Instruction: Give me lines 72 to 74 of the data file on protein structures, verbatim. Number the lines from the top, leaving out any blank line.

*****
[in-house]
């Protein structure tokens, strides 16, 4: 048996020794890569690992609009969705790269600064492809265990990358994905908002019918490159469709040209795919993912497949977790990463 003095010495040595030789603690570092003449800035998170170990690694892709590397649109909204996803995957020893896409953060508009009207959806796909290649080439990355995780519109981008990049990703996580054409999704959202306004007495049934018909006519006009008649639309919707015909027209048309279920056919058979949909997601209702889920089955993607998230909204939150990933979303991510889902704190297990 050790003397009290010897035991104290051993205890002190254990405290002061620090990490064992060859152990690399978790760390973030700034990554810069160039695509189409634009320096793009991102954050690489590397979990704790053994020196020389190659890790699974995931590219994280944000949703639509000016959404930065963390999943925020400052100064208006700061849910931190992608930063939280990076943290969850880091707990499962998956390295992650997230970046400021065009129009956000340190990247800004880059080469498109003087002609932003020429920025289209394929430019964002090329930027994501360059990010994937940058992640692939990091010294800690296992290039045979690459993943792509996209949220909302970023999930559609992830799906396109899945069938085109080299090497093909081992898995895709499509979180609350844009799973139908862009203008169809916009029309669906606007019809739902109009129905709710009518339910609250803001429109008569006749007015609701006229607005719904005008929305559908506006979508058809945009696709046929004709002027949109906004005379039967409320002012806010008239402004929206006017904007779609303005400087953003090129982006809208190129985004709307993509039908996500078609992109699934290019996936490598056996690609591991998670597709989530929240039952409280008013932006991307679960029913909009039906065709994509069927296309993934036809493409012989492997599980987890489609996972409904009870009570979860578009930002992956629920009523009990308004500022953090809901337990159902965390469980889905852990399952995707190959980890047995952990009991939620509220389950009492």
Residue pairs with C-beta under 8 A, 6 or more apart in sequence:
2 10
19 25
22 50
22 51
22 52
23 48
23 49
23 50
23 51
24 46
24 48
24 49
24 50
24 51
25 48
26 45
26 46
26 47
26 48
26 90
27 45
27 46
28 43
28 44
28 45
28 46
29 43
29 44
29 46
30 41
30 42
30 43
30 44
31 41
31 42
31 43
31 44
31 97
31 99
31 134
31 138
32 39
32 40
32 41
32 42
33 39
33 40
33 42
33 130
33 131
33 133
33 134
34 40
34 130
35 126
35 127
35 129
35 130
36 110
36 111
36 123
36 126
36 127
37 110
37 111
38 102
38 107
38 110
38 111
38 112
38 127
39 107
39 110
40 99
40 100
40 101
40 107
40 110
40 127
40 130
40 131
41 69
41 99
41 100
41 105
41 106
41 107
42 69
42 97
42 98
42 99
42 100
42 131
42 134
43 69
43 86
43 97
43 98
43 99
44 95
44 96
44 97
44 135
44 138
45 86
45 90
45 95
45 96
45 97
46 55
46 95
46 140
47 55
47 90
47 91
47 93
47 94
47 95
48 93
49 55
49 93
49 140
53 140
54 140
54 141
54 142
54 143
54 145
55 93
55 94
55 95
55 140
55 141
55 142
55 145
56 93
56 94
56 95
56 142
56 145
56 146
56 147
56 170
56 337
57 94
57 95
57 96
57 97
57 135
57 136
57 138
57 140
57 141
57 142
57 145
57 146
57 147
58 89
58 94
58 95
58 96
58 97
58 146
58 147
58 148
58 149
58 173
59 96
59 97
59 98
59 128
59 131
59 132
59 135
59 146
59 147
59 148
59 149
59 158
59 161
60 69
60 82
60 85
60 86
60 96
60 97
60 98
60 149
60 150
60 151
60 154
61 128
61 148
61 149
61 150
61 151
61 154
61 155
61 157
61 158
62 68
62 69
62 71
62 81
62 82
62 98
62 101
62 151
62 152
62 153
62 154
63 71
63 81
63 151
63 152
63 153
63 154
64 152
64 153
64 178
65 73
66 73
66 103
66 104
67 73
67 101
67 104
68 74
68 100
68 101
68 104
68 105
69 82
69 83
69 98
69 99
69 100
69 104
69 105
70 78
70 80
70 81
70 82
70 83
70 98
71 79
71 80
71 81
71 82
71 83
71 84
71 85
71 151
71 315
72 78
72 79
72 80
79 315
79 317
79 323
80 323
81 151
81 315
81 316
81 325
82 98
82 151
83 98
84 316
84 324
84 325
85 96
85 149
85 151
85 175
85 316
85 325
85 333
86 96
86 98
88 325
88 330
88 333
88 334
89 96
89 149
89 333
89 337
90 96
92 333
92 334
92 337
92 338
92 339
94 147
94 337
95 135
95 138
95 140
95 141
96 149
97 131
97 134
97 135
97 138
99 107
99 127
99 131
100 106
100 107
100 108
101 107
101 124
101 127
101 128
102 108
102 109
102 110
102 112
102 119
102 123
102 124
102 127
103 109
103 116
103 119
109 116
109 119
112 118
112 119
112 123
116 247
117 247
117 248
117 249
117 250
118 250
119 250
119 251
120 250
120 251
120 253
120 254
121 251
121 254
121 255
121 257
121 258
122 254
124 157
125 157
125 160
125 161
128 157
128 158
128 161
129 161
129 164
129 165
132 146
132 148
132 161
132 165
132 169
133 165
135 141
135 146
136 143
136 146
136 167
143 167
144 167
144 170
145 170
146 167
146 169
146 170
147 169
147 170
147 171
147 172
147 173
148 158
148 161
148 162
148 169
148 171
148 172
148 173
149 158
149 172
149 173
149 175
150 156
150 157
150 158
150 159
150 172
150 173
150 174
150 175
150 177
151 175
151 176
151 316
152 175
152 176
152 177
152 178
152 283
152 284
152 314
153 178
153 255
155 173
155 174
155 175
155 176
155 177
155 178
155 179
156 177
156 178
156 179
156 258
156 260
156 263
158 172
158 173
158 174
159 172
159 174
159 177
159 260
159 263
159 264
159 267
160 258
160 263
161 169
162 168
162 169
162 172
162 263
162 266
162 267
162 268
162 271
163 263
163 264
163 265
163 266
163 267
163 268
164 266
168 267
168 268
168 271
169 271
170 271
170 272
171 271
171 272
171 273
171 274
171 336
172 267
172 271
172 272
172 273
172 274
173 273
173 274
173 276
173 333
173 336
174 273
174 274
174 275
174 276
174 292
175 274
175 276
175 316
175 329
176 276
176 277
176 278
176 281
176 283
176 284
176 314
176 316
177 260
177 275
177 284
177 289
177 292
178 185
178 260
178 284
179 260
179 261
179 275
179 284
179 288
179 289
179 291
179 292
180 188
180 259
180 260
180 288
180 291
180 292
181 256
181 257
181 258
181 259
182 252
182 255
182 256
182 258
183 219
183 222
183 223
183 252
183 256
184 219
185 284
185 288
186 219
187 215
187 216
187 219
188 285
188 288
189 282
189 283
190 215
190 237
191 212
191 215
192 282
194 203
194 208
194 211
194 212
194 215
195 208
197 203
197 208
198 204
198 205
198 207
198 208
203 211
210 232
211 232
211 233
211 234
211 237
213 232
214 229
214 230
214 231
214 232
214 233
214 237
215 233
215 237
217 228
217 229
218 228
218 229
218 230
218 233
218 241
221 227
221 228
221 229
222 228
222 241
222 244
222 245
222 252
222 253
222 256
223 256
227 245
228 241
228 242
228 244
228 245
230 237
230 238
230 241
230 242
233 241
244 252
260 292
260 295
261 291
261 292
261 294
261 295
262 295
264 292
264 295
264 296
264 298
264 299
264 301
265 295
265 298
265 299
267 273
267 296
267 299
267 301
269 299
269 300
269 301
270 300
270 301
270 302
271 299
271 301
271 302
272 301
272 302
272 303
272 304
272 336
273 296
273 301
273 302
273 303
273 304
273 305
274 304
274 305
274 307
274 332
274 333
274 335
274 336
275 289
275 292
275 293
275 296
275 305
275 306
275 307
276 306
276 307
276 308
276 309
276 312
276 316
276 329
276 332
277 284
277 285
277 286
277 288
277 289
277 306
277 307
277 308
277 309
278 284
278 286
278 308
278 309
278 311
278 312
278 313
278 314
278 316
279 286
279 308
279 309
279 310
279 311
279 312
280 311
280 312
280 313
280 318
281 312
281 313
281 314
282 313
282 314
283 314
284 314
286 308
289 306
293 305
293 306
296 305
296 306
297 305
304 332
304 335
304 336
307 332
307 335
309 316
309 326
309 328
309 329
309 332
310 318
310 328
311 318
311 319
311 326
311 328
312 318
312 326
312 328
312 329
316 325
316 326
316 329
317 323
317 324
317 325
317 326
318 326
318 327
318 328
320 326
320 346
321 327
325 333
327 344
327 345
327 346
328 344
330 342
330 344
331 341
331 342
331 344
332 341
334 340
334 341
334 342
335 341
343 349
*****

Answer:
38 111
38 112
38 127